The early-20th-century evangelist Billy Sunday once illustrated the majesty of the Bible in this way:

I entered through the portico of Genesis and walked down through the Old Testament’s art gallery, where I saw the portraits of Joseph, Jacob, Daniel, Moses, Isaiah, Solomon and David hanging on the wall; I entered the music room of the Psalms and the Spirit of God struck the keyboard of my nature until it seemed to me that every reed and pipe in God’s great organ of nature responded to the harp of David, and the charm of King Solomon in his moods.

I walked into the business house of Proverbs.

I walked into the observatory of the prophets and there saw photographs of various sizes, some pointing to far-off stars or events – all concentrated upon one great Star which was to rise as an atonement for sin.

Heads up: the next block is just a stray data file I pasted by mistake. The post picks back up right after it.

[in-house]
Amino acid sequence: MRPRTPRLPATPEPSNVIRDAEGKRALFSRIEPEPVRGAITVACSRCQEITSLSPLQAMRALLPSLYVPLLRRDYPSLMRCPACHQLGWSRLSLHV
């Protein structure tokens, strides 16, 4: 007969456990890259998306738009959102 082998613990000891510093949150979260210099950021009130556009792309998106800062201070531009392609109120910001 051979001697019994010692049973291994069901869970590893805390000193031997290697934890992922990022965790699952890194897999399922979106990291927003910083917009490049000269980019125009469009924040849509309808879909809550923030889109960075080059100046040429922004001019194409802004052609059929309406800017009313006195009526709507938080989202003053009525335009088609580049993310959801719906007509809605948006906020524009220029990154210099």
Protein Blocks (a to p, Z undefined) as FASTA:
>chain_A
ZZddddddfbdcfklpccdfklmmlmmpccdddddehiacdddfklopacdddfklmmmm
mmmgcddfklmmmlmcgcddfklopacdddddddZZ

Then I went into the audience room of the King of Kings, and got a vision from four points–from Matthew, Mark, Luke and John. I went into the correspondence room, and saw Peter, James, Paul and Jude, penning their epistles to the world. I went into the Acts of the Apostles and saw the Holy Spirit forming the Holy Church, and then I walked into the throne room and saw a door at the foot of a tower and, going up, I saw One standing there, fair as the morning, Jesus Christ, the Son of God, and I found this truest friend that man ever knew; when all were false I found him true (BillySunday Speaks [New York: Chelsea House, 1970], p. 23).

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